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Whiteclay, Nebraska. Population 14, exists only to sell alcohol to Native Americans already reeling from its damage. / Photo by Stephanie Woodard

In Nebraska, some liquor stores sell booze to minors and manage to hang onto their licenses, according to Nebraska Liquor Control Commission data. That’s as long as the stores are doing business in Whiteclay, Nebraska, located about 250 feet south of the Oglala Sioux Tribe’s Pine Ridge Indian Reservation.

The reservation, almost all of which lies just over the border in South Dakota, is officially dry, with consumption, possession and sales of alcohol banned. Meanwhile, tribal members, including youngsters caught in a recent police sting, make up almost the entire customer base of Whiteclay’s four liquor stores, which sell the equivalent of 4.9 million cans of beer annually out of ramshackle buildings lining a two-lane prairie road. With no white settlements for miles around, and a population of 14, not counting the drunks passed out in the streets, the town appears to exist primarily to get liquor onto the dry reservation.

Business is brisk in Whiteclay. But some nights are special. “Every year on prom night, you can watch reservation high-school kids in tuxedos and prom dresses pulling up and buying cases of beer,” said a tribal member, who asked not to be identified for fear of retribution. “They’re obviously under 21. I did it myself when I was in high school.” He  bought his first beer in Whiteclay at 14, he said.

Whiteclay’s beer stores also trade alcohol for sex and sell to bootleggers, intoxicated customers and people who have no legal place, such as a licensed bar or café, in which to consume their purchases. That’s according to the Oglala Sioux Tribe, which has filed a federal lawsuit against the stores and the breweries and distributors that supply them, for knowingly contributing to the epidemic of alcoholism on their impoverished reservation.

While plying their trade, the beer stores create wealth locally and throughout the state, taking in millions of dollars in revenue and generating income, business and sales taxes. In 2010, just the federal and state excise taxes (included in liquor’s sale price) amounted to $413,932, according to the state liquor commission.

More alcohol-derived dollars flow into and around the state, thanks to campaign contributions from local liquor distributors and trade groups and international manufacturers like Anheuser-Busch, maker of Budweiser and other brands: they gave candidates for in-state offices $135,000 in 2010, according to the Institute on Money in State Politics.

The beer storeowners in Whiteclay declined to comment for this article, but Vic Clark, manager of the Arrowhead Foods grocery and a town resident since 1993, called all of its businesses “gold mines in hell.”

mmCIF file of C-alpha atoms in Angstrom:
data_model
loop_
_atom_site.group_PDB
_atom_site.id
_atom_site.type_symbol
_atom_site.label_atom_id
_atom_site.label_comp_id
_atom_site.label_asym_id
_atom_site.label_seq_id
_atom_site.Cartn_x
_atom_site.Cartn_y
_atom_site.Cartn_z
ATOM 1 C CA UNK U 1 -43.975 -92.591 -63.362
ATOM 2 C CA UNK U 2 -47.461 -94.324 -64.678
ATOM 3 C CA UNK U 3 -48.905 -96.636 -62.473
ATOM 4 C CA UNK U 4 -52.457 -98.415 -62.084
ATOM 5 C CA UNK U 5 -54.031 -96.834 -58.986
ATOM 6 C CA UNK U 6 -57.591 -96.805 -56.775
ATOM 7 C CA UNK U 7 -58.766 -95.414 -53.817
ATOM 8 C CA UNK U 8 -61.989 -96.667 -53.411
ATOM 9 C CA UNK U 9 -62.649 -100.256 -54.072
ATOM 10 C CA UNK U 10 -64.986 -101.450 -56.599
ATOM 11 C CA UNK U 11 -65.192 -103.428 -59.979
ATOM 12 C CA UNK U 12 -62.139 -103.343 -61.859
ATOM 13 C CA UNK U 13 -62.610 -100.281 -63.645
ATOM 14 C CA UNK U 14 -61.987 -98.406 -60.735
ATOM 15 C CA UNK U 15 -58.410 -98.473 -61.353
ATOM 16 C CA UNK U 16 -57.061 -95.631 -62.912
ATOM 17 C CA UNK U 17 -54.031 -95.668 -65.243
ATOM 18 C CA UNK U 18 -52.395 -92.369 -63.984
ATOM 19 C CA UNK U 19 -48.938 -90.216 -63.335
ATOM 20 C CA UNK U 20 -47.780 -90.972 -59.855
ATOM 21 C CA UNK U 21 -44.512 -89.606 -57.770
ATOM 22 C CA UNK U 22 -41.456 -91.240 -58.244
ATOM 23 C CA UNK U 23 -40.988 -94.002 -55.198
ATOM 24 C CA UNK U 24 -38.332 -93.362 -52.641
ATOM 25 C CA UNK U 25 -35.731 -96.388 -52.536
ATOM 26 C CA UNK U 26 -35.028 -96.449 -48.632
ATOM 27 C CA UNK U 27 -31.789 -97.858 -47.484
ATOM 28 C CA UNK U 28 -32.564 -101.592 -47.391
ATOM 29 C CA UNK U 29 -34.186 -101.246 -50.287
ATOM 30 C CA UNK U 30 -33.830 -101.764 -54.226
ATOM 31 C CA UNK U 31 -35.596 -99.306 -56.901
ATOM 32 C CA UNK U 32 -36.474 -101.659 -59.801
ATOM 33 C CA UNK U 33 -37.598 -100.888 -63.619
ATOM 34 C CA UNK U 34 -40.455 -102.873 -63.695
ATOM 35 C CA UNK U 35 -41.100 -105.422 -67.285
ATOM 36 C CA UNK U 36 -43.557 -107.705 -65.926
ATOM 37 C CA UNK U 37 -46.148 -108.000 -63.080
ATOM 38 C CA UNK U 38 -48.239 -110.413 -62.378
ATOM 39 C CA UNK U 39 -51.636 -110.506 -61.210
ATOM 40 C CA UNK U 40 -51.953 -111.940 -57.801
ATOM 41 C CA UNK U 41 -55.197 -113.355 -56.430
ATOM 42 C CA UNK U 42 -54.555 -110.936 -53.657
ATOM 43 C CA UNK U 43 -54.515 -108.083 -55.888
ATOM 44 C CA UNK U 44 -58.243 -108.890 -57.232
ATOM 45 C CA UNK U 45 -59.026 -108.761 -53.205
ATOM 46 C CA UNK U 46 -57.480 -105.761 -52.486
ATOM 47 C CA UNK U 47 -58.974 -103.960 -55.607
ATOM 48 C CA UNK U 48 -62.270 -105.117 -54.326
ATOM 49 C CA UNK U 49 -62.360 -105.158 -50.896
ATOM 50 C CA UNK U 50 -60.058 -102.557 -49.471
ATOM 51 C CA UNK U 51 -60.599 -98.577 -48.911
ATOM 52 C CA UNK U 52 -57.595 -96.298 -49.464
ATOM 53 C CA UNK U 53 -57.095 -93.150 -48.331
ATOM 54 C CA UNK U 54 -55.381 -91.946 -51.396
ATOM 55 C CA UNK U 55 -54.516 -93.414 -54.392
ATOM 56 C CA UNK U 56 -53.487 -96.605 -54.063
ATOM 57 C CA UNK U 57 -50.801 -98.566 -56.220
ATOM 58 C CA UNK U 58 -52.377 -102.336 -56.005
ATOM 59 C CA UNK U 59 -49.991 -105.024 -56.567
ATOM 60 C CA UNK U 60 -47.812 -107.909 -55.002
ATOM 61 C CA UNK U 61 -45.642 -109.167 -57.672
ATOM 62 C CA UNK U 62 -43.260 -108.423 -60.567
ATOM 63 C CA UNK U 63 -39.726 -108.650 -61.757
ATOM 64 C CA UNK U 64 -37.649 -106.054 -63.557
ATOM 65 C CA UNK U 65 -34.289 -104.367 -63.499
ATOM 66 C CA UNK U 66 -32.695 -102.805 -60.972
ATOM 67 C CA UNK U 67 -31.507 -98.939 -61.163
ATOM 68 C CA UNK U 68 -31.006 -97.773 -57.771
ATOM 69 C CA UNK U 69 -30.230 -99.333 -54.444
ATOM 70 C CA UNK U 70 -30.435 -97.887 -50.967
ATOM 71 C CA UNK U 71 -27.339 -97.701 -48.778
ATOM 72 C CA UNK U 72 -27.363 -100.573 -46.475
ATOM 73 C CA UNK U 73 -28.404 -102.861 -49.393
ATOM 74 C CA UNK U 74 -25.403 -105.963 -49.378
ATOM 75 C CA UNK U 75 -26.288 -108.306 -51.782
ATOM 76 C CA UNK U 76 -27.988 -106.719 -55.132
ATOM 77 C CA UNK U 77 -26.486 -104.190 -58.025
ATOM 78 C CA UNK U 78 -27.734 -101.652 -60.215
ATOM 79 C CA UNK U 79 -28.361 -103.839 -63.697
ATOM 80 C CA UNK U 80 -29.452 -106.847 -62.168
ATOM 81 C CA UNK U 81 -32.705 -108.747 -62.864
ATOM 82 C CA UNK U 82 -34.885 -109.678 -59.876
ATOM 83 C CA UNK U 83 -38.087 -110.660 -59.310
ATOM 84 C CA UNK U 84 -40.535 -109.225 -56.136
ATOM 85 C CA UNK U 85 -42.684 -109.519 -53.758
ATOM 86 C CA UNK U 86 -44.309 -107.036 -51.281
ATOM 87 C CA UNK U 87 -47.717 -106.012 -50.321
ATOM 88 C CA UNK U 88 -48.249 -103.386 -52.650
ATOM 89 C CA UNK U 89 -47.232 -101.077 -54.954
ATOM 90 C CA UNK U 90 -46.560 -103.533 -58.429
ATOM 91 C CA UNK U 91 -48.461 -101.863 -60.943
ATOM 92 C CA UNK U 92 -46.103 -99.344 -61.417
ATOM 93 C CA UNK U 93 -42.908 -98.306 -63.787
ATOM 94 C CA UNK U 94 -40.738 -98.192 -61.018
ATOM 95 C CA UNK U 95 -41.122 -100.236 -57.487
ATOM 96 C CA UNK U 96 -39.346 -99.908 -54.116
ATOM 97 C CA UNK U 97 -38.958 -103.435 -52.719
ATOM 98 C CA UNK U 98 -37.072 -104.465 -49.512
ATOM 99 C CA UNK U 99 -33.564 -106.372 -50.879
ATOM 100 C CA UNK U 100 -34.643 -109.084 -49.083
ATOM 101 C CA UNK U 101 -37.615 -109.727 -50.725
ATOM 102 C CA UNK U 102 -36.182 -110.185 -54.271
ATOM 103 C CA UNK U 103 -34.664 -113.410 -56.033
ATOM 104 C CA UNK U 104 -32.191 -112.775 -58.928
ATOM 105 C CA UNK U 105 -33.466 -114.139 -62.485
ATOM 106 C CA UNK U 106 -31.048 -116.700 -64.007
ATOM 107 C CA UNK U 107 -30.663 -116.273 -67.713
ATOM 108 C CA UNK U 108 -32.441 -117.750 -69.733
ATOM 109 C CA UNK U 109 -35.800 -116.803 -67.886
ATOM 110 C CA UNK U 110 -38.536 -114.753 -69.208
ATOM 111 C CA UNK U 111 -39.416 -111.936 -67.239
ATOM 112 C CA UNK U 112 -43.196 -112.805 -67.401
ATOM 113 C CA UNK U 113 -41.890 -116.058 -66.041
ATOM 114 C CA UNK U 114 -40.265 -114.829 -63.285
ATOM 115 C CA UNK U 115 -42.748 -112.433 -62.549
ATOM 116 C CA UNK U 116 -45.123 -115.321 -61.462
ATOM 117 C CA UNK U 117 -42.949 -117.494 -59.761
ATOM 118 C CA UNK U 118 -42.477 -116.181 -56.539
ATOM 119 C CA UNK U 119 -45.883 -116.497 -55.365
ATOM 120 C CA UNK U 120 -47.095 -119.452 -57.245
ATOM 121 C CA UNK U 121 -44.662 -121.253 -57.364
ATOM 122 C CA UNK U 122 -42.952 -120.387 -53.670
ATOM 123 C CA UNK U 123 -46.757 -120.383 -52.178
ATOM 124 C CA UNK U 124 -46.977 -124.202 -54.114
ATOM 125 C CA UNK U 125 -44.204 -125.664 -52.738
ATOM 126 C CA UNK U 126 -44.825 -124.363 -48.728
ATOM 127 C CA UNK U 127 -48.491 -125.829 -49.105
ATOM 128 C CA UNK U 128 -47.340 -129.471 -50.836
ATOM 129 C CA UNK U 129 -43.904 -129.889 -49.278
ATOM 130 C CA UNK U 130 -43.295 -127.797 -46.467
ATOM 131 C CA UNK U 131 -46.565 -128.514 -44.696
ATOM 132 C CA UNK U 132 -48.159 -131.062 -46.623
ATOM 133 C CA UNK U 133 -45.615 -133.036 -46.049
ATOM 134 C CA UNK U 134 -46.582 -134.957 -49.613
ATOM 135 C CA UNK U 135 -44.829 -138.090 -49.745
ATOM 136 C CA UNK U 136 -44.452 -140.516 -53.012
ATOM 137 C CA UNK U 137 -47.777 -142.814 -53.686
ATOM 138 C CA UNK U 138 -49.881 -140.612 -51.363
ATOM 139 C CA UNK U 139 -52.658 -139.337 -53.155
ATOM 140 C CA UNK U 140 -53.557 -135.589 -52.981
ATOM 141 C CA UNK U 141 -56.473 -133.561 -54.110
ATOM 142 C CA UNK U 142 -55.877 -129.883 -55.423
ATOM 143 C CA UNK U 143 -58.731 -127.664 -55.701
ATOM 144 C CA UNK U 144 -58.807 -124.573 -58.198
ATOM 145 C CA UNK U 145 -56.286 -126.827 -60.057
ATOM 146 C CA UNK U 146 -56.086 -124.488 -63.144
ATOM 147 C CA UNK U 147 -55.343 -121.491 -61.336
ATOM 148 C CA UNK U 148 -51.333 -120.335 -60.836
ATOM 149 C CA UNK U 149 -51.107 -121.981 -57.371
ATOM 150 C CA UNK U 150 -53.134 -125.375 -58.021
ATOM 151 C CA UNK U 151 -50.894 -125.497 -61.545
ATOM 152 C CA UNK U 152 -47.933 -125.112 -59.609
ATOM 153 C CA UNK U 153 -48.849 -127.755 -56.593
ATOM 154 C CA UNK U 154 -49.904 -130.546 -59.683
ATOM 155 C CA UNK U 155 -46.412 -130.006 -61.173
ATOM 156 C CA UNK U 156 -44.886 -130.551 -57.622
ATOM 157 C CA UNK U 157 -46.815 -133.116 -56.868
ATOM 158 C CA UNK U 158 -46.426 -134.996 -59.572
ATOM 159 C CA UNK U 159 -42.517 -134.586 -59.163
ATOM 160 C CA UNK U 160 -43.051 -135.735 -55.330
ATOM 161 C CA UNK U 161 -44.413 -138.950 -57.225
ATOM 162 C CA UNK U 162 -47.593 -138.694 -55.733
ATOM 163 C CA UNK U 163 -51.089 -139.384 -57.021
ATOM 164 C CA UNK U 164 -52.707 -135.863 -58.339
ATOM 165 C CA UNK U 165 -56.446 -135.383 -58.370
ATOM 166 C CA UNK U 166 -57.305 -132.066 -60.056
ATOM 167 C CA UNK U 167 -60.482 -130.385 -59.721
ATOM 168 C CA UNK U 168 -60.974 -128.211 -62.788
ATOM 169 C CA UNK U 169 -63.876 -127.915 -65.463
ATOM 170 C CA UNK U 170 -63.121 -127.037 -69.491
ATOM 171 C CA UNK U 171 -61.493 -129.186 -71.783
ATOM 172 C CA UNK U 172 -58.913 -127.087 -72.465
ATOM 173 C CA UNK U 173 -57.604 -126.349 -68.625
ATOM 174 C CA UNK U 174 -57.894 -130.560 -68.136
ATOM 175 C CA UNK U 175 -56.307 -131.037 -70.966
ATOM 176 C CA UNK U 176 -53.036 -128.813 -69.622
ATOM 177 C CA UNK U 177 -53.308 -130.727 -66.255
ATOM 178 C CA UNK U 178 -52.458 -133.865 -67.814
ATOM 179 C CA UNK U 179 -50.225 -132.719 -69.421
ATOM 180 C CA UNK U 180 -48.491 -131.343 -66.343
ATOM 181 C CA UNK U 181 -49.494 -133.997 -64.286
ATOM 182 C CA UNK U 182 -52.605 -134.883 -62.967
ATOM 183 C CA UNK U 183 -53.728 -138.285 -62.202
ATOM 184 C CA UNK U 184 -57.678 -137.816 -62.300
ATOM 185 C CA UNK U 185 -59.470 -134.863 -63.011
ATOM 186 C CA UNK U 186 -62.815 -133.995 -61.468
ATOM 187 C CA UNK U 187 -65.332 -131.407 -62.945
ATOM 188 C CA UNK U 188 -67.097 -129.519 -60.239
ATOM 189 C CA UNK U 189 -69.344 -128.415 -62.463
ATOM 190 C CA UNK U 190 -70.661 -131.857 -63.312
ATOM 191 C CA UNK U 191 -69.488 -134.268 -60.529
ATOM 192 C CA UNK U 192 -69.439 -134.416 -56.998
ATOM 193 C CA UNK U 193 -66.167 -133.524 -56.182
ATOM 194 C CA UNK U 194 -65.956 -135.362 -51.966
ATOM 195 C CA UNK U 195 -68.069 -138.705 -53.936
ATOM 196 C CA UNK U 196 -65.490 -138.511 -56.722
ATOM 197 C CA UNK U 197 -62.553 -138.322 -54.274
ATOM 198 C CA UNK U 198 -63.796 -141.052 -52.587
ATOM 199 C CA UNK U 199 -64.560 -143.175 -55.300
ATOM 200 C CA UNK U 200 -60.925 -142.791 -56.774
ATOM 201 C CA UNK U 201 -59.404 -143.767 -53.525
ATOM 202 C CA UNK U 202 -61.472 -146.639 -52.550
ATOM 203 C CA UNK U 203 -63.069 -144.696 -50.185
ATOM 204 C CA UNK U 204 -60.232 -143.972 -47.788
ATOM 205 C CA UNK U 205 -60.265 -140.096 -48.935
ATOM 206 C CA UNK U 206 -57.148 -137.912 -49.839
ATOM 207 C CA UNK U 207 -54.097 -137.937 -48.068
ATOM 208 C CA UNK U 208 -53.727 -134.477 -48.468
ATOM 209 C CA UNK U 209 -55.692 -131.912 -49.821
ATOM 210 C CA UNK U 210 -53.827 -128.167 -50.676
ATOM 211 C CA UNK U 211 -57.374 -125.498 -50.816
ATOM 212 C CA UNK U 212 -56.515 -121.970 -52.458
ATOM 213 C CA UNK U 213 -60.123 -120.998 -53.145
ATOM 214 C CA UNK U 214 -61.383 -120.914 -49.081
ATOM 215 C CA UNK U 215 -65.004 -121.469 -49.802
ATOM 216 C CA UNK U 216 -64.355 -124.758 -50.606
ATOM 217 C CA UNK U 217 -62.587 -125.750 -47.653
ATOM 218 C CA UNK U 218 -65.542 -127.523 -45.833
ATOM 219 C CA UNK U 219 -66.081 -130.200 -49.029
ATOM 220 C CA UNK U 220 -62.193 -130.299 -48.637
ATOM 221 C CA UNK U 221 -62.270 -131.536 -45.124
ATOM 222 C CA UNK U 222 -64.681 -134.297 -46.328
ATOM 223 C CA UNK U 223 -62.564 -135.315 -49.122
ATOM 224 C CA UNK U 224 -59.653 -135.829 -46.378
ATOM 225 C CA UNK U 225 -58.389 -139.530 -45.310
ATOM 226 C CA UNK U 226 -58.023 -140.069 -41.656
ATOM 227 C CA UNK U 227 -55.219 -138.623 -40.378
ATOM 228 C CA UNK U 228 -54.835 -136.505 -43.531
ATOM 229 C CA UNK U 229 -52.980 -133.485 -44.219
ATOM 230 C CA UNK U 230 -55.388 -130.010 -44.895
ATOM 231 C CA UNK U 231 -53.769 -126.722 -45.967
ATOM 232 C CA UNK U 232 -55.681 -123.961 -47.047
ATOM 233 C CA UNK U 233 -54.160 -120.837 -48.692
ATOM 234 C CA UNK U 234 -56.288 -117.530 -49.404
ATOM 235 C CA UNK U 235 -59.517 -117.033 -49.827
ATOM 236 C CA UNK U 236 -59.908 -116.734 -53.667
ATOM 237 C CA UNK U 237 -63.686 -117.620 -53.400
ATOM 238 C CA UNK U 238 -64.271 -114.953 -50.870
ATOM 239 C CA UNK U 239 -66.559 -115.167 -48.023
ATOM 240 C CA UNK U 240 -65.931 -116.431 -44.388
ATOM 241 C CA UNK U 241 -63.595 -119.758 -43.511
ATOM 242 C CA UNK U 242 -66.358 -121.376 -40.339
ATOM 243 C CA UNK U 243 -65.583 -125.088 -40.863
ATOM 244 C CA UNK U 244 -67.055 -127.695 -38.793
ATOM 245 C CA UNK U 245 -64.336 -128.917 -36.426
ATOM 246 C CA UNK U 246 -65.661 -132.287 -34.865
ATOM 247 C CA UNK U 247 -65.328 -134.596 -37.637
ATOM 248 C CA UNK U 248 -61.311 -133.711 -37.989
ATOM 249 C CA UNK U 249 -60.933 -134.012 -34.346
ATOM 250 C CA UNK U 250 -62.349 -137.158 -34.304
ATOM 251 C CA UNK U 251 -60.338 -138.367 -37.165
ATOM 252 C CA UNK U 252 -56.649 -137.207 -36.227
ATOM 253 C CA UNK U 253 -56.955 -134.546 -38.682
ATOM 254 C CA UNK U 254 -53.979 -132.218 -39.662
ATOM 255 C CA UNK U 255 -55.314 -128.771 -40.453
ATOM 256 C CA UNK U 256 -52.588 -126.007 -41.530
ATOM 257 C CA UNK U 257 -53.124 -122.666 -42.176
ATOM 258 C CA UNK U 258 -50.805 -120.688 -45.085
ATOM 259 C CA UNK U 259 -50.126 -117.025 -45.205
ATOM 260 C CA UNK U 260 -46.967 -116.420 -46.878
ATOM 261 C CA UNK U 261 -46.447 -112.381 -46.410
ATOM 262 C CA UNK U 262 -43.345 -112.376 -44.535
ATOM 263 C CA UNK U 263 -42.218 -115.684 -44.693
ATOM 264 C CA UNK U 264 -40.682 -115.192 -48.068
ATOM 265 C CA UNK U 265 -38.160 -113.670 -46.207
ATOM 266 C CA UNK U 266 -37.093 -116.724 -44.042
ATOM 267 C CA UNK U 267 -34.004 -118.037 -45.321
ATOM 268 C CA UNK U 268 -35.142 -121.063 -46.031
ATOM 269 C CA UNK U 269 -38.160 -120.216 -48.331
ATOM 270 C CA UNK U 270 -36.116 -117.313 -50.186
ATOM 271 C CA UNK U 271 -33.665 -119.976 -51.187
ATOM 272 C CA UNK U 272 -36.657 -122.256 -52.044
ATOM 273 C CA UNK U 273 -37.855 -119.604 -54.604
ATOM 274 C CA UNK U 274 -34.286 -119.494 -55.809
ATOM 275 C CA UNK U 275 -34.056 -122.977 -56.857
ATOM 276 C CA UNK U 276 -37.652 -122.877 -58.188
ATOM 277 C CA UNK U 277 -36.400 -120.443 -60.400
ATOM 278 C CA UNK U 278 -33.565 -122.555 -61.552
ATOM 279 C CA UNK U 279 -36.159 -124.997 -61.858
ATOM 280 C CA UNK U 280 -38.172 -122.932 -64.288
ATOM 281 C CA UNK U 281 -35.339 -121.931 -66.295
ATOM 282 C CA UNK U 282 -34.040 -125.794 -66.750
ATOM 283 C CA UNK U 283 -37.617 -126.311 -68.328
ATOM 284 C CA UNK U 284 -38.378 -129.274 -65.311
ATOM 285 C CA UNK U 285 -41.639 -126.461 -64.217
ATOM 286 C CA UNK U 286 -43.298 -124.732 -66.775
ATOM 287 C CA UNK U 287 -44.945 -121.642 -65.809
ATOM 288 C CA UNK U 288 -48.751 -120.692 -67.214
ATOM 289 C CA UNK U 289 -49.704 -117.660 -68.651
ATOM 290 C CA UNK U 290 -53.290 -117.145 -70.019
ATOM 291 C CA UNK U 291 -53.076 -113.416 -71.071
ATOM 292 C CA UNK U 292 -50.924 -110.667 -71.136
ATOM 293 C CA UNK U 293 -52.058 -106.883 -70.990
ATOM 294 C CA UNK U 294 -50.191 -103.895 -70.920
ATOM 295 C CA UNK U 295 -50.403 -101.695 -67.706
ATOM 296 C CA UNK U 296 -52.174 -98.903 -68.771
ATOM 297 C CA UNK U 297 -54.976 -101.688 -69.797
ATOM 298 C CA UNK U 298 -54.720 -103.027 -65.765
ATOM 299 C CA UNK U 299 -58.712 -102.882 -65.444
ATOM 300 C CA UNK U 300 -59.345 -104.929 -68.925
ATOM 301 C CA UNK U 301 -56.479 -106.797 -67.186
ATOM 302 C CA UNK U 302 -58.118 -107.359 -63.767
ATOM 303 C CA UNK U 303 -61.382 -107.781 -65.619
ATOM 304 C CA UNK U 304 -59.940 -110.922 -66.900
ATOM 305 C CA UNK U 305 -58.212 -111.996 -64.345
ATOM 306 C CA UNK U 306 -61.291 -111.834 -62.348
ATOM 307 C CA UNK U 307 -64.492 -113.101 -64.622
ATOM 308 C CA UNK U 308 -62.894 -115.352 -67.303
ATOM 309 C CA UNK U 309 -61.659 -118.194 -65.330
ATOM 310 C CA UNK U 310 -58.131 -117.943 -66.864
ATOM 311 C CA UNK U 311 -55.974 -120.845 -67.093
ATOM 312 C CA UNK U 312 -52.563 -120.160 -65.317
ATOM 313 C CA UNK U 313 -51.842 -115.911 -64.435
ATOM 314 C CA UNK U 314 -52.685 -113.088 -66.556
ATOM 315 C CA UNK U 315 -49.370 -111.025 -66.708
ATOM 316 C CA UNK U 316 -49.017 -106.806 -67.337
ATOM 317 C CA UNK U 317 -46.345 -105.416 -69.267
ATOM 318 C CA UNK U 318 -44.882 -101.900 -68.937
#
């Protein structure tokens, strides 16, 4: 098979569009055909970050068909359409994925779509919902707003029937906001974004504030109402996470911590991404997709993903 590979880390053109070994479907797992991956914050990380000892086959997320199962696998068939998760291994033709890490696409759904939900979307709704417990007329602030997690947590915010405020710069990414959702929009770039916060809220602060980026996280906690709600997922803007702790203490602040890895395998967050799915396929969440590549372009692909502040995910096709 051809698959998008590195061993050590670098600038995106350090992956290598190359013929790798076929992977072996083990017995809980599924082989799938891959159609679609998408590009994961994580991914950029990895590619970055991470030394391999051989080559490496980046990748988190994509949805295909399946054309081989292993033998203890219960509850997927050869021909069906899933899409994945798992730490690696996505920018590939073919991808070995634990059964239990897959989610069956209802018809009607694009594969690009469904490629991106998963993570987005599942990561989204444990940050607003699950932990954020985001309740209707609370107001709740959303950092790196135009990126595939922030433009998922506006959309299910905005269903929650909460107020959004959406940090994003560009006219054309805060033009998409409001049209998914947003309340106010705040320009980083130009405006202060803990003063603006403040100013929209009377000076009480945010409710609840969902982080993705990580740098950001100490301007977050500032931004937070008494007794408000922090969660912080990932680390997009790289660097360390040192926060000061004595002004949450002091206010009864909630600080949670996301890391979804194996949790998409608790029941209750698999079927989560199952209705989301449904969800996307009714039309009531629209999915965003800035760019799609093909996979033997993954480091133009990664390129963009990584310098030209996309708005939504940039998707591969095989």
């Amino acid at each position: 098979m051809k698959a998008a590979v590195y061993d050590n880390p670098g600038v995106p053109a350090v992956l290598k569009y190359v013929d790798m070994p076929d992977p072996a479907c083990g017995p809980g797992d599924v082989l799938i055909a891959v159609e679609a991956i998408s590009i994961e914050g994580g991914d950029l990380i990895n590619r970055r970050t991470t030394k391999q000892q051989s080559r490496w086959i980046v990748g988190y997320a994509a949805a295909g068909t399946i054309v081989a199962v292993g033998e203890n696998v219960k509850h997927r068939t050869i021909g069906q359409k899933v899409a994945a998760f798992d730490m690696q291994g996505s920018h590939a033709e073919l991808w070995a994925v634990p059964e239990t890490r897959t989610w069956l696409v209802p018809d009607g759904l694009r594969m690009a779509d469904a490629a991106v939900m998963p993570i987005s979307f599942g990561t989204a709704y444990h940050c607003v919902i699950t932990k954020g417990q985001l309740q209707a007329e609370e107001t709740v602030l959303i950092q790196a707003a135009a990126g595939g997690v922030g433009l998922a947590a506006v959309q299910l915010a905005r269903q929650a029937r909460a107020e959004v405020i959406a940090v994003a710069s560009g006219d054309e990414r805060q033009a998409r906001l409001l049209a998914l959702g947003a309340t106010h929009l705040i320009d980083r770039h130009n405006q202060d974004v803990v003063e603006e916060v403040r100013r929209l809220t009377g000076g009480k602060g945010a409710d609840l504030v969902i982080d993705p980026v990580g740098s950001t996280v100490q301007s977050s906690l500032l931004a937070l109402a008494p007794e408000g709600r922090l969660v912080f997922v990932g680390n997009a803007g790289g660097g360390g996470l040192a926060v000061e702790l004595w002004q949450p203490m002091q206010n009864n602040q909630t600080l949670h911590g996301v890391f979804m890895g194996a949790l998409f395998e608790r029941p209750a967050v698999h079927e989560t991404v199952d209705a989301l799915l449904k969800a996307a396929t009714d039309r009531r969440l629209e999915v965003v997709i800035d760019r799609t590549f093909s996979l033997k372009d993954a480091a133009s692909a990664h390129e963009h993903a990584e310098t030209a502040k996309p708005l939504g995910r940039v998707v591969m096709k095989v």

“Hell” is a good description of what the Oglala Sioux Tribe’s lawsuit says liquor has done to its community. The complaint claims alcohol’s “devastating injuries” have overwhelmed the tribe’s health-care, social-services, education and justice systems for generations. According to the tribal government, alcoholism has a severe impact on 85 percent of reservation families. About 90 percent of crime on Pine Ridge is alcohol-related, says its police department–which has no jurisdiction over Whiteclay.

Policing comes from a town 20 miles away that relies on occasional patrols and a camera mounted in Whiteclay to see if anything’s going on. A year ago, store owners beat a Native American man in front of their establishment, landing him in the hospital, according to filmmaker Mark Vasina, director of the award-winning 2008 documentary, Battle for Whiteclay. The camera did not pick up the assault. “It doesn’t pick up bootleggers filling their trunks behind the stores either,” Vasina said.

“Whiteclay is a unique situation,” said the tribe’s attorney, Tom White, of White and Jorgenson, in Omaha. “When a liquor store elsewhere sells its goods, it can assume they will be used lawfully. In contrast, in Whiteclay, there’s no publicly accessible place to consume alcohol legally, so the stores sell it knowing that, without a doubt, it will be used unlawfully.” The beer must be either consumed in public in violation of Nebraska law or carried onto the dry reservation in violation of Oglala Sioux Tribe law, White said.

The tribe’s lawsuit also claims that years of media coverage of Whiteclay–from newspaper and magazine articles to a feature-length documentary movie and YouTube videos–means everyone in the supply chain, from the breweries to the retail stories, is well aware of problems associated with the town’s liquor trade.

It's all about the brew. / Photo by citizen journalist*

“They all know they’ve unleashed a flood of alcohol onto a vulnerable population,” said White.

“Supply and demand,” Clark said. “That’s why businesses pop up.” He scoffed at the idea of ongoing criminality in Whiteclay, as opposed to occasional mishaps–misreading the date on an ID and selling to a minor by mistake, for example. “These [beer-store owners] are family guys,” he said. “Why would they jeopardize their businesses for a few extra dollars?” He dismissed the Oglala lawsuit as “politics” and “blatant lies,” adding, “No one wants to make the tribe accountable. The beer stores are not the police of Native American people.”